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Georgia cameraman dies after being attacked by far-right protestors at anti-Pride march

Alexander Lashkarava was one of 53 journalists attacked while covering a planned Pride parade in Tbilisi, according to Reporters without Borders.

2021-07-12

Words: Alastair James; picture: Twitter

A cameraman in Georgia has died after sustaining injuries during a protest against an LGBTQ Pride parade in the capital, Tbilisi, last week, leading to protests.

Alexander Lashkarava, 37, worked for the independent station TV Pirveli. The station says he was found dead in his bed on Sunday morning.

Last Monday (5 July 2021) far-right protestors attacked the headquarters of Pride organisers, with activists and journalists also being attacked.

“A major setback for press freedom in Georgia”

Lashkarava was one of the journalists who had been attacked by the far-right protestors while covering the event. He was left with severe injuries to his face, and according to the BBC, complained to his boss on Friday (9 July) he was suffering from severe pain. 

Reuters reports that he was found dead at his home by his mother on Sunday. The Interior Ministry in Georgia has said it is investigating and that four people have been arrested (as per the BBC)

Some reports suggest that the cause of death is thought to be drug-related, but that has yet to be confirmed.

The International Federation of Journalists described Lashkarava's death as "sad news".

Reporters without Borders (RSF) said 53 journalists had been attacked last week with people sustaining injuries such as “concussion, chemical burns, and broken arms.” They also say five people have been hospitalised. Other journalists had equipment stolen or damaged.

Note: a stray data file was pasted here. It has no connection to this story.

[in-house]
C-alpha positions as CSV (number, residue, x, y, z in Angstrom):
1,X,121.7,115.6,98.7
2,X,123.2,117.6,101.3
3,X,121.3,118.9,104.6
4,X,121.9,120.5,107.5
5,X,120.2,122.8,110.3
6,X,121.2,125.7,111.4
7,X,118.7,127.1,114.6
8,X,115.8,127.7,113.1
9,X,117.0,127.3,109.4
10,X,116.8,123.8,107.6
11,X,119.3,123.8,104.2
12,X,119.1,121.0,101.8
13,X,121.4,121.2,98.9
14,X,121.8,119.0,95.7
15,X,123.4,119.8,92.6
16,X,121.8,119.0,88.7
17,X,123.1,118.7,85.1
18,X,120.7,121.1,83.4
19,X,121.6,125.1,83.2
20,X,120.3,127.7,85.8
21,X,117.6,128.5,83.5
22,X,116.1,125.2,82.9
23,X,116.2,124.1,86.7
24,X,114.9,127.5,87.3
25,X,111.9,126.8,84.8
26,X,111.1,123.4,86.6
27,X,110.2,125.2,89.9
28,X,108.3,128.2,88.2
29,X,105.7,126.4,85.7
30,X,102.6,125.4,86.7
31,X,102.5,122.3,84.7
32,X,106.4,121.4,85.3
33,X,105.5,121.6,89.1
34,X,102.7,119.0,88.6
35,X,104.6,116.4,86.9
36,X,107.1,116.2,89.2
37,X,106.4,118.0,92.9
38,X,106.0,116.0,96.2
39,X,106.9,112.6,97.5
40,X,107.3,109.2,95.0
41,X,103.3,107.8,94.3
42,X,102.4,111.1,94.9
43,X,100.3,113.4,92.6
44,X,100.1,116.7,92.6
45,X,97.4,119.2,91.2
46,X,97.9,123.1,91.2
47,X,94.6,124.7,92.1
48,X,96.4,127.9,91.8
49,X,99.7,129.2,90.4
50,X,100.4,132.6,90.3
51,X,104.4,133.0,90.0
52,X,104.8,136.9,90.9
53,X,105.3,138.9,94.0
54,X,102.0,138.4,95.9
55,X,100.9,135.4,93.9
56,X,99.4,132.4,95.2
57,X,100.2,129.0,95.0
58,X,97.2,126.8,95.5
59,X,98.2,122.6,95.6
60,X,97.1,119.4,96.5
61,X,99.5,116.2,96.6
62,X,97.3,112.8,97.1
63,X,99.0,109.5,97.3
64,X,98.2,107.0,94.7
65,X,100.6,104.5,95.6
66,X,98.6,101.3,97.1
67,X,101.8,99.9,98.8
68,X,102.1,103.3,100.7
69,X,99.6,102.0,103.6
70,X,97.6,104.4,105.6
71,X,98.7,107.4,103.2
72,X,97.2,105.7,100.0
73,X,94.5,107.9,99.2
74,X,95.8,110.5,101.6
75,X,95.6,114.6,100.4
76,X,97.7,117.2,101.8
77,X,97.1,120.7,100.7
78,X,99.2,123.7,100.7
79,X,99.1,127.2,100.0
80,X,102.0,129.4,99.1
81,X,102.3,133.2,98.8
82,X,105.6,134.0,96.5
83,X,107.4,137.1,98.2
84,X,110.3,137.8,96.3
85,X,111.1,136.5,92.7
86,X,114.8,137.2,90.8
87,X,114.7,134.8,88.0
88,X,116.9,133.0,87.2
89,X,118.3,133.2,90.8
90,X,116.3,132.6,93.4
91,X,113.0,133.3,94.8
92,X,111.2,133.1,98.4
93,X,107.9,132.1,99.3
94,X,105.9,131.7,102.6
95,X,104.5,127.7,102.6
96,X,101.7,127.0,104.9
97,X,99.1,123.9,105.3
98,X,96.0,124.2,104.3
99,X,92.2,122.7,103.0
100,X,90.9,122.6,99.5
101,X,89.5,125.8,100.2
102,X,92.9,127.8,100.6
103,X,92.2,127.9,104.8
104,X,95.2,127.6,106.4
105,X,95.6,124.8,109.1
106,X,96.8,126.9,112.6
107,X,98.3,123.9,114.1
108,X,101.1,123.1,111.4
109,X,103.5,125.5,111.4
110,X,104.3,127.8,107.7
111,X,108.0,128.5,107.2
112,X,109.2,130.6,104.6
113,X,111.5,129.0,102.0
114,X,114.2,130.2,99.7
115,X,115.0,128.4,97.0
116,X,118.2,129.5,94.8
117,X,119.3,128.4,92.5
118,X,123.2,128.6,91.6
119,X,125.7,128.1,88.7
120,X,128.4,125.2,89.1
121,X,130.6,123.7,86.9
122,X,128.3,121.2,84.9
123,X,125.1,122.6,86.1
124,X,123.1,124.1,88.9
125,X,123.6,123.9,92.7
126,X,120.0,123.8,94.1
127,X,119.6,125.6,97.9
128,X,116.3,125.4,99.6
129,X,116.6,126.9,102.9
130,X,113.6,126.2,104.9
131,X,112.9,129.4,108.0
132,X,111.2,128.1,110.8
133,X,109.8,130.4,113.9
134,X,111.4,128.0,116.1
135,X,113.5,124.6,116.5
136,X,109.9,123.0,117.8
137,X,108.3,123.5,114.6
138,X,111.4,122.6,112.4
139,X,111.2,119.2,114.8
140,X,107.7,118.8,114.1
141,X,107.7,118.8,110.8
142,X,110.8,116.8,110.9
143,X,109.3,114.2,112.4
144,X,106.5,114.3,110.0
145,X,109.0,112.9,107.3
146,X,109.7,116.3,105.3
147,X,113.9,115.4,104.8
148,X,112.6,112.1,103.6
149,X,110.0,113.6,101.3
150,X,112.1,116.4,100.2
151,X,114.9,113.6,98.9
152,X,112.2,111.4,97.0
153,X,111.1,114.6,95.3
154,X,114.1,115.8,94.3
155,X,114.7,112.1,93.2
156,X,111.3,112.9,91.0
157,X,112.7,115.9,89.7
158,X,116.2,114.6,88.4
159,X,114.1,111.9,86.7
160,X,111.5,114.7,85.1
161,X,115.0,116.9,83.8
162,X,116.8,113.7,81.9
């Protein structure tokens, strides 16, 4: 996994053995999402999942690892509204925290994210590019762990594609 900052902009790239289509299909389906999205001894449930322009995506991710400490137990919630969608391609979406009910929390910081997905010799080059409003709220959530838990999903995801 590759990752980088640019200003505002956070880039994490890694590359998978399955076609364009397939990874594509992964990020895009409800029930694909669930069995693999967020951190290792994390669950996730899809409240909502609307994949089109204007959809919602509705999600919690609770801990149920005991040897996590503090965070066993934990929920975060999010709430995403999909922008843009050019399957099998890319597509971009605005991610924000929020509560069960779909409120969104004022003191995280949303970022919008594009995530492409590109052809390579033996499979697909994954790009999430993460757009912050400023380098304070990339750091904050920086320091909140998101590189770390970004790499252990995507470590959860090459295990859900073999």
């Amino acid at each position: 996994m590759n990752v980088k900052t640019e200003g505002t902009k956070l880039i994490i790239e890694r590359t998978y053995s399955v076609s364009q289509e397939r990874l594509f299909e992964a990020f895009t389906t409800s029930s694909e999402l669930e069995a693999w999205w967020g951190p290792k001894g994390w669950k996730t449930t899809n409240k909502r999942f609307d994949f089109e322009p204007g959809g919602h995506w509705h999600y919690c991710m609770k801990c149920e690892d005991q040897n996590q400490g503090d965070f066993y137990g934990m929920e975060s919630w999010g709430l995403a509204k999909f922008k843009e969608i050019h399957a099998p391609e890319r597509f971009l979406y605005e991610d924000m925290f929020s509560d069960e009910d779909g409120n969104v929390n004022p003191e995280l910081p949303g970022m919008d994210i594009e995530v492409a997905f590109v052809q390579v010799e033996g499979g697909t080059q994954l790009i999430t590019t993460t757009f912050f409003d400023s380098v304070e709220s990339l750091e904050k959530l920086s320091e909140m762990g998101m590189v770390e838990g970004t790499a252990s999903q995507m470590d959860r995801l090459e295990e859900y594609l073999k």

Jeanne Cavelier, the head of RSF’s Eastern Europe and Central Asia desk says: “The brutal attacks against journalists in Tbilisi represent a major setback for press freedom in Georgia.

“The intensity and coordination of the violence were unprecedented. Journalists must be able to freely cover any demonstration, and the police have a duty to protect them while they are doing their job.

“Disturbed by this dangerous precedent and by the passivity shown by the Georgian authorities, we remind them of their international obligations and we urge them to prosecute all those responsible for acts of violence against news professionals.”

"It must be investigated"

Georgia’s President, Salome Zourabichvili, posted on Twitter saying she’d visited Lashkarava’s family. She added: “What happened is a tragedy and I send my condolences to the entire media community and to all of Georgia. It must be investigated and those responsible must be punished.”

Lashkarava’s death has led to protests in Georgia. Hundreds gathered outside the offices of the ruling party, Georgian Dream, demanding the resignation of Zourabichvili and the Prime Minister, Irakli Garibashvili, according to Reuters. 

After the attacks last week Denis Krivosheev, Amnesty International’s Deputy Director for Eastern Europe and Central Asia, said the Georgian government has failed to protect journalists. He said: “Instead of planning for this turn of events and providing a robust response to violence, the government deployed inadequately small numbers of policemen who were only reacting to violent attacks, rather than providing an organized protection for LGBTI activists."

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